Daily /r/Games Discussion - Suggest Me a Game - July 29, 2020

by AutoModerator. Posted on Aug 01, 2020    29    53

/r/Games usually removes suggestion requests that are either too general (eg "Which PS3 games are the best?") or too specific/personal (eg "Should I buy Game A or Game B?"), so this thread is the place to post any suggestion requests like those, or any other ones that you think wouldn't normally be worth starting a new post about. This thread is set to sort comments by 'new' on default. Obligatory Advertisements If you want to post requests like this during the rest of the week, please post to other subreddits like /r/gamingsuggestions, /r/ShouldIBuyThisGame, or /r/AskGames instead. /r/Games has a Discord server! Feel free to join us and chit-chat about games here: https://discord.gg/zRPaXTn Scheduled Discussion Posts WEEKLY: What Have You Been Playing? MONDAY: Thematic Monday WEDNESDAY: Suggest Me A Game FRIDAY: Free Talk Friday


HookshotTDM 8

Outer Wilds (not Outer Worlds)

I cannot recommend this game enough. It's heavily based on exploration and discovery. There isn't any combat or collectables or anything like that but the experience of this game was incredible.
This has become one of my Top 5 games of all time and that list is almost exclusively games that are at least 20 years old so it's nice having a modern title up there for me.

suspendedohno 2

Same here. Its outstanding how well designed it is.

Cfter 2

I just started playing it yesterday. I hit a rough patch in trying to get into the southern observatory at brittle hollow. But besides that I've thoroughly enjoyed it.

Khalku 2

I really like it, except for going down into the core of the gas giant and going through bramble. Freaks me out.

Alphascout 7

I’ve recently been playing a lot of Return of the Obra Dinn. I particularly enjoy the deductive clue solving nature of the game. Are there other detective games similar to this or in the more general genre of detective mystery that people could recommend?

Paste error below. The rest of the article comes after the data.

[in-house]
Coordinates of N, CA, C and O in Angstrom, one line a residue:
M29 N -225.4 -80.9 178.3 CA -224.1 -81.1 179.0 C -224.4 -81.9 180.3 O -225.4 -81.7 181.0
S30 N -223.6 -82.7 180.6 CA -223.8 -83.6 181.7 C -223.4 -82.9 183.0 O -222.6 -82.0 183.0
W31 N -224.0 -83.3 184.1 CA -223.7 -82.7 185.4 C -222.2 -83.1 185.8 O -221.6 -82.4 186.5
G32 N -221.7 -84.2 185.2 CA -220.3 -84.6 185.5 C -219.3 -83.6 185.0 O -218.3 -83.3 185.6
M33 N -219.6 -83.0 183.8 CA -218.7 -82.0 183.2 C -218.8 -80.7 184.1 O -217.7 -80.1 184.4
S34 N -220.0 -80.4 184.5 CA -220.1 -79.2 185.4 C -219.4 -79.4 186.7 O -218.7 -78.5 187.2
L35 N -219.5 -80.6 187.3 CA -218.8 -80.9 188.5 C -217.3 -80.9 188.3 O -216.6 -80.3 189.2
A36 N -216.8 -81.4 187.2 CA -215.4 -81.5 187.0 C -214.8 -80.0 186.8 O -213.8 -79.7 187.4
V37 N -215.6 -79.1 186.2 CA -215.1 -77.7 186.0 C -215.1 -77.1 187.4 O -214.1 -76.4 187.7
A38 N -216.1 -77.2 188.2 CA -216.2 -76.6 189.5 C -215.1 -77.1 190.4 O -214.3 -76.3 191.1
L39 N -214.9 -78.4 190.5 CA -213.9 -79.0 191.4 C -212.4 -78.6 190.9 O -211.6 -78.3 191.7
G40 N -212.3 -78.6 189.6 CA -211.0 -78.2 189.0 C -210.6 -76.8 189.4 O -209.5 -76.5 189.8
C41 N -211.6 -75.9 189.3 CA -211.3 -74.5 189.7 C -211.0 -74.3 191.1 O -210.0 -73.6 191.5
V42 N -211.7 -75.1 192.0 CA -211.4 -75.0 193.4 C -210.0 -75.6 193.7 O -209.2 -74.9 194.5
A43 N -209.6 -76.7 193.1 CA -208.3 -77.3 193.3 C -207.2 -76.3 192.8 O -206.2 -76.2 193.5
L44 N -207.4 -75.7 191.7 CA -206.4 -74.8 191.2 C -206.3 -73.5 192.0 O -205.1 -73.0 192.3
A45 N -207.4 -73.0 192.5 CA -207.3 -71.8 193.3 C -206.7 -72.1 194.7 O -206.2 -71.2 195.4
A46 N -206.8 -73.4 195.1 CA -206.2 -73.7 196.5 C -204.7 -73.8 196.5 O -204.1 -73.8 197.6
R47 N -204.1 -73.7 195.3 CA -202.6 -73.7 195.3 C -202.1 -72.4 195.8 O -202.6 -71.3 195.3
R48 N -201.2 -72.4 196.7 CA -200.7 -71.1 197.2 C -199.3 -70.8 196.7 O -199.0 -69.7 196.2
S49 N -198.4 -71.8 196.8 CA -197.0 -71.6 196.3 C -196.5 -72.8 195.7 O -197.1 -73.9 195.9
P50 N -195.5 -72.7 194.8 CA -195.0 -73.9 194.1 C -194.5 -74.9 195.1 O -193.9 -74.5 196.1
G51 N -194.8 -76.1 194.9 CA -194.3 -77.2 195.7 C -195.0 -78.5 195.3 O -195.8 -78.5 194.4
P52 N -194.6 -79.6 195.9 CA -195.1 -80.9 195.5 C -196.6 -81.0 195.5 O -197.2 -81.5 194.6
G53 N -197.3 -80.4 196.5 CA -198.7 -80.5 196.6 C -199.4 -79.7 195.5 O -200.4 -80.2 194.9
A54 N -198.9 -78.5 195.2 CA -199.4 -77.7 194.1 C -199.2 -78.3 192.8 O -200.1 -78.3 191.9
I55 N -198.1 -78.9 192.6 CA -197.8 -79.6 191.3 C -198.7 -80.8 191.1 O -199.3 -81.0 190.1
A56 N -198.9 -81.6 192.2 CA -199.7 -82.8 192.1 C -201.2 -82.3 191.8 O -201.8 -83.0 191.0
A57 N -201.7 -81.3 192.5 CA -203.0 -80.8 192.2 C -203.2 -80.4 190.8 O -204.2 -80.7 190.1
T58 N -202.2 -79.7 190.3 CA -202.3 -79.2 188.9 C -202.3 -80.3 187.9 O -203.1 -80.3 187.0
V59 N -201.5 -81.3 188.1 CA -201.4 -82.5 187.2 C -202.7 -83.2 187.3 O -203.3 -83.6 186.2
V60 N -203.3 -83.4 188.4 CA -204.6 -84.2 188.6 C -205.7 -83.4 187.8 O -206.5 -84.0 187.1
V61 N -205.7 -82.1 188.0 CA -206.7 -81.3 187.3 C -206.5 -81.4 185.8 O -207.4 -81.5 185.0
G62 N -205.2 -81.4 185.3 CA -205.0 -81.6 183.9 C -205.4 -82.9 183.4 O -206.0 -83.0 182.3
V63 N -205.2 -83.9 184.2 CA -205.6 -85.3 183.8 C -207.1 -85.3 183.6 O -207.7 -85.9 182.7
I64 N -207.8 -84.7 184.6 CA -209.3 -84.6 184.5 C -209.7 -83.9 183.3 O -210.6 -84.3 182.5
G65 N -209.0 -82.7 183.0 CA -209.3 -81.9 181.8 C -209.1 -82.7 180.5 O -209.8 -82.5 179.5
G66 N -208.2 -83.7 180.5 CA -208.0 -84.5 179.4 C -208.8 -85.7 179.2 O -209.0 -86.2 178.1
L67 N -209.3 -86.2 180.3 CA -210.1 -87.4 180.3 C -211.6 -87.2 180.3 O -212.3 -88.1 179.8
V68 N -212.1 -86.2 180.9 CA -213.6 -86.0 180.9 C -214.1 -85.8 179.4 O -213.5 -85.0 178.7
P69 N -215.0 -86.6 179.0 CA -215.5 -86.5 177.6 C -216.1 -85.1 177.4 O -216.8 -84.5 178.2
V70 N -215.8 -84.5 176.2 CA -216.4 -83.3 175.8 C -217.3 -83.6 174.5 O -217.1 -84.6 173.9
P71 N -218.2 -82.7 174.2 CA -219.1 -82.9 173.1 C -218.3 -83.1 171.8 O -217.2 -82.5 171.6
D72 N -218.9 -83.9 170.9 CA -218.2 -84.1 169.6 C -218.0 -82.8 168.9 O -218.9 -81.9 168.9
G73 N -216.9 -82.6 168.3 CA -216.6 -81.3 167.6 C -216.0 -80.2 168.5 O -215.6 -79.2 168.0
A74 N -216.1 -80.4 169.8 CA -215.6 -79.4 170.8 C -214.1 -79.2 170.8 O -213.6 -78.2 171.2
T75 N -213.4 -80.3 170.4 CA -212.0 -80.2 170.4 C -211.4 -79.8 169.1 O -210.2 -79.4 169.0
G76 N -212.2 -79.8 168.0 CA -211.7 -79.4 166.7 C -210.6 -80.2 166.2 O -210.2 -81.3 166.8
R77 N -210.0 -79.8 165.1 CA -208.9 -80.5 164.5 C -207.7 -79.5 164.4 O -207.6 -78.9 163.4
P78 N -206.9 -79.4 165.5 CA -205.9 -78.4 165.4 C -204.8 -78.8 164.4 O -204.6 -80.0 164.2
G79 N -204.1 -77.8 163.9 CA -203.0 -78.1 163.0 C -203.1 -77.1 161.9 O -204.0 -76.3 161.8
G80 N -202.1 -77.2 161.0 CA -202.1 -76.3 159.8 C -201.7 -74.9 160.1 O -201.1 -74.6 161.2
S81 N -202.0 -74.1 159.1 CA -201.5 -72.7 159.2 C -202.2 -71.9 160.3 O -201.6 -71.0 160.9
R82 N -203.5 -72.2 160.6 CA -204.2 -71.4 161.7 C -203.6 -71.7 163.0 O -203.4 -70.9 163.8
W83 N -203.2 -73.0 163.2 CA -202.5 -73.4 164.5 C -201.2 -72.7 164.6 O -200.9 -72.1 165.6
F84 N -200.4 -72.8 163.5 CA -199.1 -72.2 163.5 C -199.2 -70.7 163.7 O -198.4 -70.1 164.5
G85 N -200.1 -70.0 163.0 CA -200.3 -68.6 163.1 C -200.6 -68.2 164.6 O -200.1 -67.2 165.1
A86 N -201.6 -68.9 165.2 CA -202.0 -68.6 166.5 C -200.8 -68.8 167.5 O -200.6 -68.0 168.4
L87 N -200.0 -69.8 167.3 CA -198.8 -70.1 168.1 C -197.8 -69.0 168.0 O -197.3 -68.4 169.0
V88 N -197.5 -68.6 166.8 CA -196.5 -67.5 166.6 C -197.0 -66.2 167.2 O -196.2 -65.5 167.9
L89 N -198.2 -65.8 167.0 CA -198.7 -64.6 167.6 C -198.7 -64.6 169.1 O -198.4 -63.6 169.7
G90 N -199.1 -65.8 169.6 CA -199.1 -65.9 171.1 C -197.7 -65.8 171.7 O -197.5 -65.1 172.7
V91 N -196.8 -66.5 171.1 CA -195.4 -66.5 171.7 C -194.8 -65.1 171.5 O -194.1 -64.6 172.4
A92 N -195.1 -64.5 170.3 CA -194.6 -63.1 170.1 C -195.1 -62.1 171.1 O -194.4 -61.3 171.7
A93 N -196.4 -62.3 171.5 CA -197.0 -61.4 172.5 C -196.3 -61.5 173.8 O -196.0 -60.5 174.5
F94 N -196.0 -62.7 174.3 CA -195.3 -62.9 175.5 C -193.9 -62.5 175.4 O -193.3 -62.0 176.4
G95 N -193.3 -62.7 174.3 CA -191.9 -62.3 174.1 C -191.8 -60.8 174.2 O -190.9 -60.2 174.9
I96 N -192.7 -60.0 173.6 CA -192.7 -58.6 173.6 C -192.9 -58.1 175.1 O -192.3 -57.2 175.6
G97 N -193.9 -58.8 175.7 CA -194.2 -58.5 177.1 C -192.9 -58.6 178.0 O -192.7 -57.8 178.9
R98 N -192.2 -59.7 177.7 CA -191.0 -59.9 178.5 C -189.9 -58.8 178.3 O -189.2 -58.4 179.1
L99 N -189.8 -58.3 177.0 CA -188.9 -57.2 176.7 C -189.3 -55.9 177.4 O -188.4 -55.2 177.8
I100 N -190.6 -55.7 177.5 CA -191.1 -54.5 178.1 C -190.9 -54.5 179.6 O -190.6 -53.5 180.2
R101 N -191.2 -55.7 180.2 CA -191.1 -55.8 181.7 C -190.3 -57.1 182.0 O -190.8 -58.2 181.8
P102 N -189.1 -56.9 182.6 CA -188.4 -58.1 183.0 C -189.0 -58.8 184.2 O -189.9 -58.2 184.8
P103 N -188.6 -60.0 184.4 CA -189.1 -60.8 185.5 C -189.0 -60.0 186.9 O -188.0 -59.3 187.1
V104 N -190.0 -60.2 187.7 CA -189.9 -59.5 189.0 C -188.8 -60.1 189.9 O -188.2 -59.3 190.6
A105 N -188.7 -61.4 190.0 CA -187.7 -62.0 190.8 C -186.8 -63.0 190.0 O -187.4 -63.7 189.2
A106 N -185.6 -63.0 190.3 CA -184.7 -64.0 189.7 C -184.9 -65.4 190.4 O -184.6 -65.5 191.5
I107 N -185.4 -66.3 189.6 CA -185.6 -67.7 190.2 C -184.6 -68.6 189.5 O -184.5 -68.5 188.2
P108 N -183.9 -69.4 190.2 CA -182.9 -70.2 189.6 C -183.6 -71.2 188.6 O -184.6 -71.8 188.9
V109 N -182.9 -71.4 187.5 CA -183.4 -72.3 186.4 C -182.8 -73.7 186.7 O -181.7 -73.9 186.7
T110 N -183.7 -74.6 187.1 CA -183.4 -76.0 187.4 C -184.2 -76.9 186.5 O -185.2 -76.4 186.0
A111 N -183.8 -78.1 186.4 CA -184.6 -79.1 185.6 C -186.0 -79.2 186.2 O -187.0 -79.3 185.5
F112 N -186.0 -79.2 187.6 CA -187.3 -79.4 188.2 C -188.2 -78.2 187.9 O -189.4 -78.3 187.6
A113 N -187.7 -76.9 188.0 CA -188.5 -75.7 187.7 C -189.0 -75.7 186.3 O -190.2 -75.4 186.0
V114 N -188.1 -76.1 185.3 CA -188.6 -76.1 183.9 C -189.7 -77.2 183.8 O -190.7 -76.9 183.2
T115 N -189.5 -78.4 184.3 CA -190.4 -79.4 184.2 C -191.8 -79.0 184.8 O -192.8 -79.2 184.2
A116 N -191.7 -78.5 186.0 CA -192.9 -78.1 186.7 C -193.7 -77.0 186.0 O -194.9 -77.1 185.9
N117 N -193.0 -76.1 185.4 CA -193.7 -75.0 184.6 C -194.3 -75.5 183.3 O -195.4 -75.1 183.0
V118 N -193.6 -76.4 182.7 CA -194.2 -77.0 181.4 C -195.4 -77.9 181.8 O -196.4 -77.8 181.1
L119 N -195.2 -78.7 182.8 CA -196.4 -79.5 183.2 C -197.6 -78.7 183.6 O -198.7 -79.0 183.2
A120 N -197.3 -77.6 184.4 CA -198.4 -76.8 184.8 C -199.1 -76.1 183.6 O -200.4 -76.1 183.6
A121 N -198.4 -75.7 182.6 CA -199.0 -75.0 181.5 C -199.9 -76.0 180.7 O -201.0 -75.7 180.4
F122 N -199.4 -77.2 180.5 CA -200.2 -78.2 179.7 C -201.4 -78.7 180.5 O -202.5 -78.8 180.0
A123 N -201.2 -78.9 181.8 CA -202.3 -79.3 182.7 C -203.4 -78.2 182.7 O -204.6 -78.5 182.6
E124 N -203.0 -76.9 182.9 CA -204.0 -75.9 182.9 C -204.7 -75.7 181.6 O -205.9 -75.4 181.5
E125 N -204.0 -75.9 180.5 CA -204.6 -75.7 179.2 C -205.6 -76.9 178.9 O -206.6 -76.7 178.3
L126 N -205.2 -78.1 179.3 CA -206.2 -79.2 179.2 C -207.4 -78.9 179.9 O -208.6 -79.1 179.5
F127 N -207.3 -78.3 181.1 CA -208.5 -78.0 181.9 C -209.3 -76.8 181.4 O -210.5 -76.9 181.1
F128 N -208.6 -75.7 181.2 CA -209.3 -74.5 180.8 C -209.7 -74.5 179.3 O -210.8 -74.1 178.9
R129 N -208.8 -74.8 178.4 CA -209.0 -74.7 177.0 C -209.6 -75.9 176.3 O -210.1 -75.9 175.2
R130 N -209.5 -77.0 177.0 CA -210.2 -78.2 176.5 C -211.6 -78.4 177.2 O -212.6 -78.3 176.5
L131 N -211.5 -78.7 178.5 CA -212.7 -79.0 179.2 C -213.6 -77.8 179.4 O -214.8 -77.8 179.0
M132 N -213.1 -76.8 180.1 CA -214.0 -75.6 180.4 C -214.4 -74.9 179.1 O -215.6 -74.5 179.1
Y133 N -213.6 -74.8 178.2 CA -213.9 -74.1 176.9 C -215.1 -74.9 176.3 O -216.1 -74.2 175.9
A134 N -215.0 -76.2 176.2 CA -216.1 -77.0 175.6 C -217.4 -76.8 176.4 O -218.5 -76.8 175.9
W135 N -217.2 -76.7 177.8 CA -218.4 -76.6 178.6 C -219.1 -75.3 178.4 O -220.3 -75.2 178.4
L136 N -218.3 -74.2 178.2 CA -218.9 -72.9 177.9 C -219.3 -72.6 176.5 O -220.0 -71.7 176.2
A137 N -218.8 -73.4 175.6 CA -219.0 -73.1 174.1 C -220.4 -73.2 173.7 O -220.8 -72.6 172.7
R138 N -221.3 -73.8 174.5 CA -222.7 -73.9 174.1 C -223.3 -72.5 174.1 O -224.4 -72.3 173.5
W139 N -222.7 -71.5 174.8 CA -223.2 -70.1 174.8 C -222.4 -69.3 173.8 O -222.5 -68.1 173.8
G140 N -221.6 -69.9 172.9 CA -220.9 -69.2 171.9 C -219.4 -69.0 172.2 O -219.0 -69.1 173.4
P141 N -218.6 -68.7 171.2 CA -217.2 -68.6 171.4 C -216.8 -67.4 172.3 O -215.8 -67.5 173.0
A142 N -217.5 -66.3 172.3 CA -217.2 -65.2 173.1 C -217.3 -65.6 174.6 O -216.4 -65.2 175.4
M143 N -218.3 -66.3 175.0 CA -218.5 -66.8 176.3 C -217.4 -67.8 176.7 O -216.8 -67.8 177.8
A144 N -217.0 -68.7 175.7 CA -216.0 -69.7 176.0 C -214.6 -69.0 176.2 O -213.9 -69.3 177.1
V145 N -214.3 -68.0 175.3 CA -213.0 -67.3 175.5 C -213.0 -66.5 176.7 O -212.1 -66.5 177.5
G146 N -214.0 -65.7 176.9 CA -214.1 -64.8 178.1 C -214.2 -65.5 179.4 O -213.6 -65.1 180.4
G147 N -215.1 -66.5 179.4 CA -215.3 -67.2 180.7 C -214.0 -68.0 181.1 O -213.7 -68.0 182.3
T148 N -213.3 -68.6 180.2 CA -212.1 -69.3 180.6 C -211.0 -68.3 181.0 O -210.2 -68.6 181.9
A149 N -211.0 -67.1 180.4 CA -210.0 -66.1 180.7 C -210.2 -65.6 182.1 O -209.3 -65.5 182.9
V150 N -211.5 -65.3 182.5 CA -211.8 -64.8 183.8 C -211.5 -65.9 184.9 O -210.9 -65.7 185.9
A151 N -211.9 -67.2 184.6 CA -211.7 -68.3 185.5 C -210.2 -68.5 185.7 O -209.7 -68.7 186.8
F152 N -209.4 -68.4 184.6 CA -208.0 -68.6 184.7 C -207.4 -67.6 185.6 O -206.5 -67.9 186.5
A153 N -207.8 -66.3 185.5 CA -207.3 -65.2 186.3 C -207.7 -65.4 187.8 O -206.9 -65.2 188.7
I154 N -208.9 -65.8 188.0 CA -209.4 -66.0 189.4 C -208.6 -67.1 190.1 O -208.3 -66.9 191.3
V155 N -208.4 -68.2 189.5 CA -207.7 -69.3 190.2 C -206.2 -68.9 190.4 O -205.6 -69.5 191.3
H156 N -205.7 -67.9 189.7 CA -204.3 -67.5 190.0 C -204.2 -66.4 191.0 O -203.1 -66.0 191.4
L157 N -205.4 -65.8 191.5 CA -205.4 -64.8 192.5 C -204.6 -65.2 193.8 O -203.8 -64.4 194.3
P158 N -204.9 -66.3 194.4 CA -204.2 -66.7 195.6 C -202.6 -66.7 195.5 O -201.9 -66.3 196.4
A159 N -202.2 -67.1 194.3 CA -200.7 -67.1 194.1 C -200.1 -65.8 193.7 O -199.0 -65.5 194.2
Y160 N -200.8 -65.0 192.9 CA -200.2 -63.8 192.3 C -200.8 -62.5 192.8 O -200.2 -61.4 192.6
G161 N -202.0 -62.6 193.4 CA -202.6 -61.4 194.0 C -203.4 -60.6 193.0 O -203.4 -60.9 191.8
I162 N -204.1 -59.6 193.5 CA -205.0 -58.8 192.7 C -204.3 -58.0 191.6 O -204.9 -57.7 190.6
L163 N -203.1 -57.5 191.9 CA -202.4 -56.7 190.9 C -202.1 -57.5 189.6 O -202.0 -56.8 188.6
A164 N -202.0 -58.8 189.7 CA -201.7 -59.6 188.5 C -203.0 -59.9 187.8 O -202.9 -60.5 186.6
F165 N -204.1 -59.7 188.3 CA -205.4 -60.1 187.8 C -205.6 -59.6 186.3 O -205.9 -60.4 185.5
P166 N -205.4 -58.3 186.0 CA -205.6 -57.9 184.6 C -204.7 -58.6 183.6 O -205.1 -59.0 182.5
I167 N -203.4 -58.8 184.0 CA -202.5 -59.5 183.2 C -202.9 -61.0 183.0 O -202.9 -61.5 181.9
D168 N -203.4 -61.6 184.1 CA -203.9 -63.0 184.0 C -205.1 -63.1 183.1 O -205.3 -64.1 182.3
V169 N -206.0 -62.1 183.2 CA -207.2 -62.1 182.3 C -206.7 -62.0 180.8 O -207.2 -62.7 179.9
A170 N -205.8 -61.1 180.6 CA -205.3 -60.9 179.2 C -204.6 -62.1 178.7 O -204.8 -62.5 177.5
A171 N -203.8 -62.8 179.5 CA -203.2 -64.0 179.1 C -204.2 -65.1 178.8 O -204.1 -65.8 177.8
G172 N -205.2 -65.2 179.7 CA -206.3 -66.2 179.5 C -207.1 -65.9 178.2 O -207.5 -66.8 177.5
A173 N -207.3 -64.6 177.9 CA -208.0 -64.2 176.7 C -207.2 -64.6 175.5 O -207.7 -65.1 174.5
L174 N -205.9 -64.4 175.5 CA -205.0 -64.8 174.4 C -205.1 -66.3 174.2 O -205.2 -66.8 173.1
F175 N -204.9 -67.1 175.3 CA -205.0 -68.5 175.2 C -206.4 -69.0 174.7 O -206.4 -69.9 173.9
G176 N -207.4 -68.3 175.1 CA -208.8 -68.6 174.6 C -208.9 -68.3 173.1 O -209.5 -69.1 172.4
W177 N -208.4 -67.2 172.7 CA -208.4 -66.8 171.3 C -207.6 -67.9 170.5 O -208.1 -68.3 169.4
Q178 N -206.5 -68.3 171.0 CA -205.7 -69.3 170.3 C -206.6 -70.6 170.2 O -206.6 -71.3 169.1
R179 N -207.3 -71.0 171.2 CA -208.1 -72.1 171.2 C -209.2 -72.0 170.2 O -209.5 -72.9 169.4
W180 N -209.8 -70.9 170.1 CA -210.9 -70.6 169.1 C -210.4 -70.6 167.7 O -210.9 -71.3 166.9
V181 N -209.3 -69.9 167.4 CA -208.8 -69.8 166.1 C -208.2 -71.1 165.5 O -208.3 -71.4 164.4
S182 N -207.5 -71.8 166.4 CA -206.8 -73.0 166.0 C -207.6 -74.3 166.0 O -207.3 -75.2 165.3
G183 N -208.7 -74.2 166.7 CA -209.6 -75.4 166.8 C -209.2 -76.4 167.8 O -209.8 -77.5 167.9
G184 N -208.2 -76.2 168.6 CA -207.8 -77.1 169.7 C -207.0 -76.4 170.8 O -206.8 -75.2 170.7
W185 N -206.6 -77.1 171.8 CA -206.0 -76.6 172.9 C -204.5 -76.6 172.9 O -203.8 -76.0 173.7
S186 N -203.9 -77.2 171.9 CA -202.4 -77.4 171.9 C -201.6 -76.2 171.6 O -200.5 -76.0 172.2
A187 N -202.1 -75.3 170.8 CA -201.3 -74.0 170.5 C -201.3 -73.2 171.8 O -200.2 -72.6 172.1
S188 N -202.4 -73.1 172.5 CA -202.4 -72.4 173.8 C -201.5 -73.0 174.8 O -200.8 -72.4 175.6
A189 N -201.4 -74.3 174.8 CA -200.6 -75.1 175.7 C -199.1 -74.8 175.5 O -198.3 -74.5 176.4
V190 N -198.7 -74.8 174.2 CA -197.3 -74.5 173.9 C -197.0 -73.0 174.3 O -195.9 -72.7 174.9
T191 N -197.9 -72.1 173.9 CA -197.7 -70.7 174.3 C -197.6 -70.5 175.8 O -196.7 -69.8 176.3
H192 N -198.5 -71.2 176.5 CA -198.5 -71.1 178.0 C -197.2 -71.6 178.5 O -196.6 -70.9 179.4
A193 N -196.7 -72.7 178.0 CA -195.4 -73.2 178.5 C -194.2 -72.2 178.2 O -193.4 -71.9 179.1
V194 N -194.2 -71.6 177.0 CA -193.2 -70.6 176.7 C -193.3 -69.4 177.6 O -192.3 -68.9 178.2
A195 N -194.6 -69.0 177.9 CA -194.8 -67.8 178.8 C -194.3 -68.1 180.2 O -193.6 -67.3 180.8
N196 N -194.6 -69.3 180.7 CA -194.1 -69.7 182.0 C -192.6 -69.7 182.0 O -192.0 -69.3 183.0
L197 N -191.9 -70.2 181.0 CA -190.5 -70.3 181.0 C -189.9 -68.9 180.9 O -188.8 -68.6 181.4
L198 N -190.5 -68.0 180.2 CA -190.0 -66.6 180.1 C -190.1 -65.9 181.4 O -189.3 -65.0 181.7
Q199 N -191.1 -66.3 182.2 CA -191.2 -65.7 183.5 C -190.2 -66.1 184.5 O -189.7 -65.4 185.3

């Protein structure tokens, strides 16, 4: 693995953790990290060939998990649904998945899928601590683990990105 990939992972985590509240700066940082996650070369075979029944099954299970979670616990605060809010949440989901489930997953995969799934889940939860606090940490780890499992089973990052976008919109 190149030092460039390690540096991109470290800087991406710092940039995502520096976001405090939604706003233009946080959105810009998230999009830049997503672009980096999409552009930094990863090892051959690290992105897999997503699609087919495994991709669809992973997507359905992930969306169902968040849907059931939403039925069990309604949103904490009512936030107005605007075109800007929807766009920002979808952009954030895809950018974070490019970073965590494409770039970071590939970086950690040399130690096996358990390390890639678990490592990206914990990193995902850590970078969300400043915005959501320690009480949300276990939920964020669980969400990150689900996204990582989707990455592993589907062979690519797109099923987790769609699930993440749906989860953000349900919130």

Noxvenator 2

Not exactly similar, but I consider "Her Story" one is the best investigation games I've played. The same creator made another one with the same style called "Telling Lies". Not sure if it's better or worst than the first one. I think it's with taking a look.

hfxRos 2

It's a bit of a stretch, but have you played The Outer Wilds?

It's a space game where you explore a small solar system, solving a mystery by finding ancient writings on different planets, which eventually make you find more clues, building a picture of what happened, and what you can do about it.

No combat (although the environment is sometimes dangerous and can kill you), but there is some skill required on learning how to fly the ship because landing on some smaller objects can be tricky.

NotJoeyWheeler 1

I don’t have the link handy, but Game Maker’s Toolkit did a really good video on Youtube about the history of “detective/mystery” games. Obra Dinn got a mention, so you might watch that and find another game that piques your interest.

Realsan 3

Looking for a game with a real sense of character progression. I want to endlessly grind. Previous games I've tried that scratch this itch: Path of Exile, Diablo 3, most MMOs, Destiny 2, Factorio, Forager.

Noxvenator 3

Have you tried Monster Hunter World?

Realsan 1

I have several times, and I just can't get into the game. Not totally sure what it is. I think the gameplay loop is just not satisfying enough for me. So much downtime.